For actress Stephanie Hsu, part of what allows the film to work is its skillful binding of opposing technological and filial minutiae. The digital maelstrom of the multiverse draws a contrast with the Wang’s modest, sun-swathed laundromat, and it puts everything in perspective.

“One of my favorite moments in the film is at the very end, when (the characters) Waymond and Evelyn kiss at the IRS building outside of the bathroom,” Hsu said. “It is such an imperfect reunion. But that’s what it is … we went to all the universes, and I’m just gonna push past my own discomfort, security ego and smooch you in front of the toilet.”

On the topic of pushing past, Waymond, played by actor Ke Huy Quan, could teach a masterclass. 

“Waymond really believes in kindness,” Quan reflected. “He believes in empathy, because he watches it from the other person’s point of view as well.”

The film also engages the viewer in its empathetic trysts through a marriage on the brink of collapse and a turbulent mother-daughter relationship that puts “Lady Bird” to shame. In the same way that the film gives Michelle Yeoh her due, it elevates motherhood, specifically Asian motherhood to a cultural vanguard it hasn’t previously been given space to occupy.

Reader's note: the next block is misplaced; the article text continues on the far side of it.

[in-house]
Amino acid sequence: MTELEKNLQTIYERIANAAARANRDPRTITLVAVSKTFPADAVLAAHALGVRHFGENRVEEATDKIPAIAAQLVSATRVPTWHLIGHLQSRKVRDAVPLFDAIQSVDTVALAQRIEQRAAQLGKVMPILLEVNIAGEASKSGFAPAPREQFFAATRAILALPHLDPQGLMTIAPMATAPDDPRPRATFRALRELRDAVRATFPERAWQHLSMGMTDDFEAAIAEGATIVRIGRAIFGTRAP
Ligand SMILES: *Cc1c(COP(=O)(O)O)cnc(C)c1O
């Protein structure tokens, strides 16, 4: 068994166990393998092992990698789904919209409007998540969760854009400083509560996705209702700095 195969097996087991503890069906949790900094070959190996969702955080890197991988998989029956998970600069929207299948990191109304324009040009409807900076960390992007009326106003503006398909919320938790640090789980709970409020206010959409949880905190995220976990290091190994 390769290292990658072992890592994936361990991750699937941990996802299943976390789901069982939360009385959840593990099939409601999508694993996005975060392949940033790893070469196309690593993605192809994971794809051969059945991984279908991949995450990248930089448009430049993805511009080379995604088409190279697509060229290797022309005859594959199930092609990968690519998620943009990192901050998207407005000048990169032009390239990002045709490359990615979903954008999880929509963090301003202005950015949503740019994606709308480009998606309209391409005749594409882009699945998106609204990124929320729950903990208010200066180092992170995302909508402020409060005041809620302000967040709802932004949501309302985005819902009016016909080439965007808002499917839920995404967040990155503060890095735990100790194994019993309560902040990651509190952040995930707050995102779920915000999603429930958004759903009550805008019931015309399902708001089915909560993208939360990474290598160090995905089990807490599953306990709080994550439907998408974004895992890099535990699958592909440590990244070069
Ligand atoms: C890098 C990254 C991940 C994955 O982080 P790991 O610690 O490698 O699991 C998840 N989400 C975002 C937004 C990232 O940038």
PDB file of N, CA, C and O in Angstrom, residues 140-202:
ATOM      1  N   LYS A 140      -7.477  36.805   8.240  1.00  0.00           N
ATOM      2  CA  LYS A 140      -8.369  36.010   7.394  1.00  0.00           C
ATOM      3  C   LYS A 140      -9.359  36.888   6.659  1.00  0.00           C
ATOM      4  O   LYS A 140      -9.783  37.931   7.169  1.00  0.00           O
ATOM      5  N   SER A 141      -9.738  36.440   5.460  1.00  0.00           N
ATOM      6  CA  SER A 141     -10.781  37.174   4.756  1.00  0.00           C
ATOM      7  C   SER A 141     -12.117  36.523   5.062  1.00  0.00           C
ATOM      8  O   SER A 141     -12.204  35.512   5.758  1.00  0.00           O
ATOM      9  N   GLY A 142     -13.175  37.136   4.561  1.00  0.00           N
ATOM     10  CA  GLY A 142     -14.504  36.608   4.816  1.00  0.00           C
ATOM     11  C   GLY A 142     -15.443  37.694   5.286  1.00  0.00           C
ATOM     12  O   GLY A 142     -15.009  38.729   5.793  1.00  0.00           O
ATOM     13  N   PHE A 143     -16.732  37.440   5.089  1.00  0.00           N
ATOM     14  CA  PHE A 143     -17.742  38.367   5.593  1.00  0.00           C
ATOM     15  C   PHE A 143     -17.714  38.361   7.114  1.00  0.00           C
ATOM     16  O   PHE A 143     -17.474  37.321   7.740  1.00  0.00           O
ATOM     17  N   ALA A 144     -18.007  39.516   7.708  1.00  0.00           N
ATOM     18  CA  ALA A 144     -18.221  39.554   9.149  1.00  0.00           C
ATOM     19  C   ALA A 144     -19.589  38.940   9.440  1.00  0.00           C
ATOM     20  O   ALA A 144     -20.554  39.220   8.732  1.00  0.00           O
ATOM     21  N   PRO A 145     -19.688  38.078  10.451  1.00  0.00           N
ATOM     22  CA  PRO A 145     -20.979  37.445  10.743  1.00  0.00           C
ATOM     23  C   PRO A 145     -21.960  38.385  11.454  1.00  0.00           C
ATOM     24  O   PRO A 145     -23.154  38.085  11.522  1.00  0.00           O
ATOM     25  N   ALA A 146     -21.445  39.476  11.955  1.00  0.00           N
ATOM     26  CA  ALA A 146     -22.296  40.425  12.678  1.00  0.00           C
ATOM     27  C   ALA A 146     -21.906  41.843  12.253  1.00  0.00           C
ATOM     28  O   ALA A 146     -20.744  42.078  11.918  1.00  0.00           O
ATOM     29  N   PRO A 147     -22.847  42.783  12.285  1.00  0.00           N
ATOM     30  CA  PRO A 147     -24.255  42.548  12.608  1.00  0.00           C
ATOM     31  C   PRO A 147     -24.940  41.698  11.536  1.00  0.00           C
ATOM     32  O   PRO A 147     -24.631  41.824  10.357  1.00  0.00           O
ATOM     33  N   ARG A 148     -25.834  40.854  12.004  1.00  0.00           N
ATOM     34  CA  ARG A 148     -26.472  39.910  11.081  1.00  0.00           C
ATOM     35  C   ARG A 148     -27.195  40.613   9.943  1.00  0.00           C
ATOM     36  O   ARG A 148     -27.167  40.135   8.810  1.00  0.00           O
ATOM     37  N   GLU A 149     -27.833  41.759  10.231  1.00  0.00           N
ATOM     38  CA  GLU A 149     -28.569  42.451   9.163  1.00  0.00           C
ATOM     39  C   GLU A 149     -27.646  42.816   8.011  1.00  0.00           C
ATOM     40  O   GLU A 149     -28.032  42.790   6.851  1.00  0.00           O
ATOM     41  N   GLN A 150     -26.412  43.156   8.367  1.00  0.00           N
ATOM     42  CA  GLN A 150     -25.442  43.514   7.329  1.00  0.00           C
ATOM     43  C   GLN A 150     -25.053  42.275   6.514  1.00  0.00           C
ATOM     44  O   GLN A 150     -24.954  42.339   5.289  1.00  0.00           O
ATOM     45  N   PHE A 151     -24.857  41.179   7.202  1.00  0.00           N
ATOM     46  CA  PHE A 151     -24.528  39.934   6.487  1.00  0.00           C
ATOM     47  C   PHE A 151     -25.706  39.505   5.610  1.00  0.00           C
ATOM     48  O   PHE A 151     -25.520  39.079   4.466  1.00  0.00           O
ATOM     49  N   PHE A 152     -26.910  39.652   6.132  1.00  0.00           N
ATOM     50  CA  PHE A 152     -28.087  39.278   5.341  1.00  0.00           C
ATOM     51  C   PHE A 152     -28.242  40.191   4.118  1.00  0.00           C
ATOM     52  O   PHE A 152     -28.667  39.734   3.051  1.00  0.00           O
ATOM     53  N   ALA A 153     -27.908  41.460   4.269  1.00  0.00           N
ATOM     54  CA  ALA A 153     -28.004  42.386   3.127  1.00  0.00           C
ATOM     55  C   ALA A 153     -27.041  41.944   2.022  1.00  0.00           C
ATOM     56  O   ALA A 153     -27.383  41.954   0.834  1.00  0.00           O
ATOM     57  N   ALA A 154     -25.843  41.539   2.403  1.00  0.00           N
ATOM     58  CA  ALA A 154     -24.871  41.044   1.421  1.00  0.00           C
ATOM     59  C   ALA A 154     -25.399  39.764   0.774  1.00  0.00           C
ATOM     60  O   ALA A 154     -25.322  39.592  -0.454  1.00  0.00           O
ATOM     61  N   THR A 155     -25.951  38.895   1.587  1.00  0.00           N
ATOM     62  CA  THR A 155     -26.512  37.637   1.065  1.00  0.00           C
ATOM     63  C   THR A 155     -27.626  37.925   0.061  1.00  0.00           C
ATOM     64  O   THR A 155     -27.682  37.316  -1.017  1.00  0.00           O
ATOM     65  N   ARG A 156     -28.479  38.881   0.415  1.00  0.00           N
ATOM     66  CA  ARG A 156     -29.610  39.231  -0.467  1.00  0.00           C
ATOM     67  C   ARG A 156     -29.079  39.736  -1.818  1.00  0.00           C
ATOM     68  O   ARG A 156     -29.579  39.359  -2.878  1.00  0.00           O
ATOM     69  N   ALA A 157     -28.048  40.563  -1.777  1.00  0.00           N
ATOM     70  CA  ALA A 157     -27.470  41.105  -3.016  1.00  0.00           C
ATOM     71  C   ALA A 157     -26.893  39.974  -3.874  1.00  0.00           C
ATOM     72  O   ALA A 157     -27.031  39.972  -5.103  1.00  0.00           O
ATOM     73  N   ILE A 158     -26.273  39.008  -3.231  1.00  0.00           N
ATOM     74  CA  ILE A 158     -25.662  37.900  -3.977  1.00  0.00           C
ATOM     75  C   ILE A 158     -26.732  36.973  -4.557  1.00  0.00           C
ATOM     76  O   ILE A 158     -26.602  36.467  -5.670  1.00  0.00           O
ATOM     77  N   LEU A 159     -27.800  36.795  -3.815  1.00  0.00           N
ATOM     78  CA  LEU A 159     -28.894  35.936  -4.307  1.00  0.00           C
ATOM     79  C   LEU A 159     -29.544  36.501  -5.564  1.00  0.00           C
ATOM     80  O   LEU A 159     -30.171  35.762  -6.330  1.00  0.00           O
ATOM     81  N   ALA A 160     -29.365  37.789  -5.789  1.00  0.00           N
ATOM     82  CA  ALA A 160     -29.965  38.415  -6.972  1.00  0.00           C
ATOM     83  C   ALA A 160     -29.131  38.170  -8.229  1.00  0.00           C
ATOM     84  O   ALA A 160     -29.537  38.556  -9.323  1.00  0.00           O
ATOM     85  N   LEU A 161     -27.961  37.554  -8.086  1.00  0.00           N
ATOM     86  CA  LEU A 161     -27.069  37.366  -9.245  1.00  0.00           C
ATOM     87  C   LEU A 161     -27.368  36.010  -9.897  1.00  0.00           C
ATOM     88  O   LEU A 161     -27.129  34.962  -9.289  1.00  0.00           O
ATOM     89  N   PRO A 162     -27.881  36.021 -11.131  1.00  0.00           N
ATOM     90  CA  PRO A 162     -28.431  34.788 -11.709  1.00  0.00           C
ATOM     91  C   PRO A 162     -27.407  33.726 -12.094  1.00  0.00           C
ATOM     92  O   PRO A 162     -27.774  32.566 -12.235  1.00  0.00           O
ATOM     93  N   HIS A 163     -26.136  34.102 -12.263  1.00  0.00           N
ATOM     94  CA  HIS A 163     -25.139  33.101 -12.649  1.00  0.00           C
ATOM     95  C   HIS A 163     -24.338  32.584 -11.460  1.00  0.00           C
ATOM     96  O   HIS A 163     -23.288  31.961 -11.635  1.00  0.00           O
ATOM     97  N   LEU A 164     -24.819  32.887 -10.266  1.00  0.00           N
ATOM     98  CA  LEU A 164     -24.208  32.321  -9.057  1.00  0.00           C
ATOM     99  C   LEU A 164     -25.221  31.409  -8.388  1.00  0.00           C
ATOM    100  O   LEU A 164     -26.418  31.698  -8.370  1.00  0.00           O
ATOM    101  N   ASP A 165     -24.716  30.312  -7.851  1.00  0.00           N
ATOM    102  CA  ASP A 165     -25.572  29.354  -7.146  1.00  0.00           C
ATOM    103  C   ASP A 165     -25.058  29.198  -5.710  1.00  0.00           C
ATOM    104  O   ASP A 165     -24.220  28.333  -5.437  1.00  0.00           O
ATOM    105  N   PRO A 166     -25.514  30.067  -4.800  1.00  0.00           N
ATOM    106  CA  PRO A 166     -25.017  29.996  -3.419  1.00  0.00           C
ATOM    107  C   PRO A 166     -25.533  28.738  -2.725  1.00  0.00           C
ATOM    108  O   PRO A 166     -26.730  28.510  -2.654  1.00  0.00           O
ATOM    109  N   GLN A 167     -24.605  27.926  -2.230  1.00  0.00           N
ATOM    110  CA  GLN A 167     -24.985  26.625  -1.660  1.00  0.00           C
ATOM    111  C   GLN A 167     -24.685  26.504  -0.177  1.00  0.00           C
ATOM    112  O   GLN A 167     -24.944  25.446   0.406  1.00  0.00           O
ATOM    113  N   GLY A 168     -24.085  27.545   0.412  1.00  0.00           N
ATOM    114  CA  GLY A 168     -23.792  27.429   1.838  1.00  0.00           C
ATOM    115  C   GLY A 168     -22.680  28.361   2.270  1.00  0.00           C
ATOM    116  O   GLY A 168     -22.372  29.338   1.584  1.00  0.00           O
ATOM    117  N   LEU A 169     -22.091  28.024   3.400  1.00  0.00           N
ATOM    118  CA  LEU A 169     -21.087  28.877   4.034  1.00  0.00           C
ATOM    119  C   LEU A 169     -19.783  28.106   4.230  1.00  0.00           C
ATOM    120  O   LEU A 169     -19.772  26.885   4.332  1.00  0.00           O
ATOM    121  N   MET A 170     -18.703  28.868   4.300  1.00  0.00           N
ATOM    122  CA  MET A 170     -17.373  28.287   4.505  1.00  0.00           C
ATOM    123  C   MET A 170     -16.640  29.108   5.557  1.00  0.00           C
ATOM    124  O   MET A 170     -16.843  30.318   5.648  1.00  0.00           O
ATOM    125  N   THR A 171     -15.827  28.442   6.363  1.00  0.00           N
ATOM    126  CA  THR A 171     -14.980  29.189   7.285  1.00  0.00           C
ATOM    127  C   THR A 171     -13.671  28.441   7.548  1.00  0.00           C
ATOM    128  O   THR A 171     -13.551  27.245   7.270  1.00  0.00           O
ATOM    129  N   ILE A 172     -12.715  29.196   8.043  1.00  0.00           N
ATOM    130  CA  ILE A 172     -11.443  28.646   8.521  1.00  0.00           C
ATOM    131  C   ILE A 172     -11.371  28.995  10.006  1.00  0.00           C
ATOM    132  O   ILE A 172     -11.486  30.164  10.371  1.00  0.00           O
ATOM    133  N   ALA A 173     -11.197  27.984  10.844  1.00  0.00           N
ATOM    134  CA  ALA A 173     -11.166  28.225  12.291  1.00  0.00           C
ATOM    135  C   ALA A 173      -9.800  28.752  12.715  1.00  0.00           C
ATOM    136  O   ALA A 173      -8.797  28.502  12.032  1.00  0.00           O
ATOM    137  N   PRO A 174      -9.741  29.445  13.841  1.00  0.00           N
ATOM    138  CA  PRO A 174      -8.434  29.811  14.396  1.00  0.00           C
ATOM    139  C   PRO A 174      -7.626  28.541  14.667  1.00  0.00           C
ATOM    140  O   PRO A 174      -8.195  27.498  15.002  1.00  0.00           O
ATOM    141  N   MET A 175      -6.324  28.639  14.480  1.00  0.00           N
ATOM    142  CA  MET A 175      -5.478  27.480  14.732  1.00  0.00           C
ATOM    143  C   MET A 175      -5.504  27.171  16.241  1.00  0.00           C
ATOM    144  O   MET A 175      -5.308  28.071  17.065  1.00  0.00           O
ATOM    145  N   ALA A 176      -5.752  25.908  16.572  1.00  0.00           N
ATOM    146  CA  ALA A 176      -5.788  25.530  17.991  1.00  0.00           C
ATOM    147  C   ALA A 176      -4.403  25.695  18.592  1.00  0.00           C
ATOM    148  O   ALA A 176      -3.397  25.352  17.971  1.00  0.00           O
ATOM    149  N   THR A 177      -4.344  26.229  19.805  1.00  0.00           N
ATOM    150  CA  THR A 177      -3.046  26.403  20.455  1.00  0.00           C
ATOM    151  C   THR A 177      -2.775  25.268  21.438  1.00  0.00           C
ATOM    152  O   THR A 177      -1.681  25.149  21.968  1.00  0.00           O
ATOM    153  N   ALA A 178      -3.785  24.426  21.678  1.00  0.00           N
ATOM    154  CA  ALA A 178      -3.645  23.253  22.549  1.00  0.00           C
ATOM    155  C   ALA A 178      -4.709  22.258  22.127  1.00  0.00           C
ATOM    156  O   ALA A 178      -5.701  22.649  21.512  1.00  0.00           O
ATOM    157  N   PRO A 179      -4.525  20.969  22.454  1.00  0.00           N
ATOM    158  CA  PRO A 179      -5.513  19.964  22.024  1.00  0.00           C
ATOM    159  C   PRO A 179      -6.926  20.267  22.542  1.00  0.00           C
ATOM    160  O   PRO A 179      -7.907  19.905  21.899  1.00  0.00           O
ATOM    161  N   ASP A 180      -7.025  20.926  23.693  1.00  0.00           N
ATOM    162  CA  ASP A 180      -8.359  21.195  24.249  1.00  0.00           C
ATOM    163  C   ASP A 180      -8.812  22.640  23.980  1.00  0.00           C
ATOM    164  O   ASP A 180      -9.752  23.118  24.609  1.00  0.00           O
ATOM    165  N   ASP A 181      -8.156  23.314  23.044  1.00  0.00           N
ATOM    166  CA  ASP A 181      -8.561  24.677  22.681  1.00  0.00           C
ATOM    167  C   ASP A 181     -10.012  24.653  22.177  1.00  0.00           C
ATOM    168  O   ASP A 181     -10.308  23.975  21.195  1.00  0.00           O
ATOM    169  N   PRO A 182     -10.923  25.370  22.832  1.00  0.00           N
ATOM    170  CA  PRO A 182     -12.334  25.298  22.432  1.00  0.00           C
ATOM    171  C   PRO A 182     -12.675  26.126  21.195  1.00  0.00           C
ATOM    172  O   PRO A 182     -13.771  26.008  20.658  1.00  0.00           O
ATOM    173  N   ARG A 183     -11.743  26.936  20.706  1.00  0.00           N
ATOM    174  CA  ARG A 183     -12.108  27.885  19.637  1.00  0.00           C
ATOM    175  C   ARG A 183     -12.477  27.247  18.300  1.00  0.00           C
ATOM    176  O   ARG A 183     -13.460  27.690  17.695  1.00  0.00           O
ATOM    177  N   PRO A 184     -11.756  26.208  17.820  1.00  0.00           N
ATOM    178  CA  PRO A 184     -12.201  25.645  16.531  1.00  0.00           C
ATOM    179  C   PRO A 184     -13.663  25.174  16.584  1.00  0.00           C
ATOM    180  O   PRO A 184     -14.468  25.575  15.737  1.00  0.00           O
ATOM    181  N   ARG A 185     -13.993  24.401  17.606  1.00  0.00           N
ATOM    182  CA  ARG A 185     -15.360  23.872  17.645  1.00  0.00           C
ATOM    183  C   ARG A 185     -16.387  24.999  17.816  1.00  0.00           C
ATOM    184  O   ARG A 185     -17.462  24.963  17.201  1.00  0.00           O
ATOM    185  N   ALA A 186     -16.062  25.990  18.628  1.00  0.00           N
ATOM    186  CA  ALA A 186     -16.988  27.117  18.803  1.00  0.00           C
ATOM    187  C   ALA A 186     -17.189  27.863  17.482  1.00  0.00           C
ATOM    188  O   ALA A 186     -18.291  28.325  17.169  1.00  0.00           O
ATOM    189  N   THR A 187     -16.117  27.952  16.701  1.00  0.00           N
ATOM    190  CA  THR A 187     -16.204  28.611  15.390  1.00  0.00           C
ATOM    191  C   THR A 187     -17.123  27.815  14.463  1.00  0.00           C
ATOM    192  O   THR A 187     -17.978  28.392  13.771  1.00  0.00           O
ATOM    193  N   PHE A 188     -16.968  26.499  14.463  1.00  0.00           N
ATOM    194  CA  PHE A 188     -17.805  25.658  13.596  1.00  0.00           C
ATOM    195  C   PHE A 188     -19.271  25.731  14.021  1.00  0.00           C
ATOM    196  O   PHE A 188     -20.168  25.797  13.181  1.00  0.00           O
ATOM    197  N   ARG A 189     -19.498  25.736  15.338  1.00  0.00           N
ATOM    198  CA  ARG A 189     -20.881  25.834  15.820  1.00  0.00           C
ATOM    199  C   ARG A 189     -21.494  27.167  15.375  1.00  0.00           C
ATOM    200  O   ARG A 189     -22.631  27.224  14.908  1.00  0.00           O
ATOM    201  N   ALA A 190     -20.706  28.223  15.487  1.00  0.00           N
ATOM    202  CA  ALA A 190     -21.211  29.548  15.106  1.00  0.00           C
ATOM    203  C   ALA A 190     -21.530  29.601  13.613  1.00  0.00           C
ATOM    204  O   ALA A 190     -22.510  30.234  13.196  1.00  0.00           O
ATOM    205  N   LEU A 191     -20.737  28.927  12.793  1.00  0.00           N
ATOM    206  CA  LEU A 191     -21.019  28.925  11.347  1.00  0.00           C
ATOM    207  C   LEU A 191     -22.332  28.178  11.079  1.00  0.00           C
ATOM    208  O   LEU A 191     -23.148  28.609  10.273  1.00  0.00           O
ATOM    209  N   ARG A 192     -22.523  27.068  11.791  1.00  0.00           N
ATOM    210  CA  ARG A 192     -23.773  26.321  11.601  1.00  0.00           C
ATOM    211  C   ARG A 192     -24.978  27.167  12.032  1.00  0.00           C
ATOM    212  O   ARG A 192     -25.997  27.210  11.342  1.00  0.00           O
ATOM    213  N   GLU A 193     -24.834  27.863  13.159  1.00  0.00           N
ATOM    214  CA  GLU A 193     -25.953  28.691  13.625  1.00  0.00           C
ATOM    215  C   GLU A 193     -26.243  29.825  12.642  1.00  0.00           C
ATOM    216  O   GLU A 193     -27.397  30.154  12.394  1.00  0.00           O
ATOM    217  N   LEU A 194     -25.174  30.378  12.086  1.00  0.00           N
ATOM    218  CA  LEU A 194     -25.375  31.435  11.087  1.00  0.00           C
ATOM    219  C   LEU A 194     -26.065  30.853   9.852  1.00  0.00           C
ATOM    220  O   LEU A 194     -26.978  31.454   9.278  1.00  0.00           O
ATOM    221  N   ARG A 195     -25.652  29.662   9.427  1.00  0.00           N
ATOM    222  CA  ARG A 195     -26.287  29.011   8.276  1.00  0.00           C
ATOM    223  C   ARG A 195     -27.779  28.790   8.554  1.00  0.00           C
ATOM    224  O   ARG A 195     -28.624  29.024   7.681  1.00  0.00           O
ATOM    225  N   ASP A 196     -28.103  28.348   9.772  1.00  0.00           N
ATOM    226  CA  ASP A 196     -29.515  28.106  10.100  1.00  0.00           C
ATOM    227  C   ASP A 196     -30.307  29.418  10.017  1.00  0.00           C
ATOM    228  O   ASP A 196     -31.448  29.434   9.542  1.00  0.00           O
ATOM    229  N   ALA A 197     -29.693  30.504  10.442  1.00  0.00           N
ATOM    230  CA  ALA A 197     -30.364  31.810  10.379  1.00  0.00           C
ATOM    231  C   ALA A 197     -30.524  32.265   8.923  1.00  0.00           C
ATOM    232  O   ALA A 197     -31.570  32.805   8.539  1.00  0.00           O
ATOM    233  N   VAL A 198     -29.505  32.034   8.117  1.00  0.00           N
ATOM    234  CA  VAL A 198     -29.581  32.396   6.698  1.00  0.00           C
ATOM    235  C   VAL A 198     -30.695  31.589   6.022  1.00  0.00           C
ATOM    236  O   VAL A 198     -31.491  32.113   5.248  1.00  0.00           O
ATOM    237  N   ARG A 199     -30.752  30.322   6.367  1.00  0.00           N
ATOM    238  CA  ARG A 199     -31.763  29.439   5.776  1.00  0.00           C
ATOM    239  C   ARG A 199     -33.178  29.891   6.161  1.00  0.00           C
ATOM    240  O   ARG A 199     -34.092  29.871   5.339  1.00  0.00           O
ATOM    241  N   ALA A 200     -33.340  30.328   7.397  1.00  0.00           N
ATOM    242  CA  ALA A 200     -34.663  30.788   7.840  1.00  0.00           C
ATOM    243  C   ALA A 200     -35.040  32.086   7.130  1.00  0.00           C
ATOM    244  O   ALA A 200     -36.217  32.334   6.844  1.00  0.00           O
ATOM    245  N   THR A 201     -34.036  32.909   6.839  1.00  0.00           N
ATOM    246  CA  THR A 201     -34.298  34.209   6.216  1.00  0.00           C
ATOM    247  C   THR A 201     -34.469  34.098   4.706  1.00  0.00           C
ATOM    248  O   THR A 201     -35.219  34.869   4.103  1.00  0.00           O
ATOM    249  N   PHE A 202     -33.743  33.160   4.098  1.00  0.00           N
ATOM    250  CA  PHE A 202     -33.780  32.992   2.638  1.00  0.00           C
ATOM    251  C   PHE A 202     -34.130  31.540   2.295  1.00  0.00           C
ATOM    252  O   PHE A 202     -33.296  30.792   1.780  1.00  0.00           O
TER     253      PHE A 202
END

As Yeoh puts it: “These mothers, they’re invisible. They’re taken for granted.” 

Yeoh also endeavored to serve as a sponge for the pains Asian matriarchs incur, turning an incisive gaze to the physical nuances of Evelyn’s walk.

“I’ve worked on that walk for a while because I see these women who carry heavy loads, not just physical heavy loads, but invisible loads on their back. And they never stand up straight,” Yeoh said.

Though a frequently espoused cultural pylon, empathy is forefronted in the film in a way that eschews artifice or contrivance. What saves the film from certain death at the hands of cringe, is the way it doesn’t offer unrealistic solutions to the malaise endemic to the younger generations. The Daniels also succeed because they did not set out to prescribe or pander to an audience increasingly preoccupied with mental health discourses.

Rather, the mental health slant came about more organically.

“When we started working on the multiverse movie, and realiz(ed), it was a really great avenue for us to talk about nihilism,” Kwan said. “that’s like, ‘Oh, let’s lean into this.’ ”

Nihilism in “Everything Everywhere All At Once” is not abstract, like in many films that venture into the existential. The film has a distinct, quirky visual corollary in the form of a giant pitch-black everything bagel. Reimagined as bread, nihilism is demystified and somewhat stripped of its power. It’s also oddly relatable. 

“This movie is us trying to find a new language for ‘nothing matters’ ” Kwan said. “Within the context of modern life, maybe ‘nothing matters’ is actually freeing rather than restricting.”

Emma Murphree covers film. Contact her at [email protected].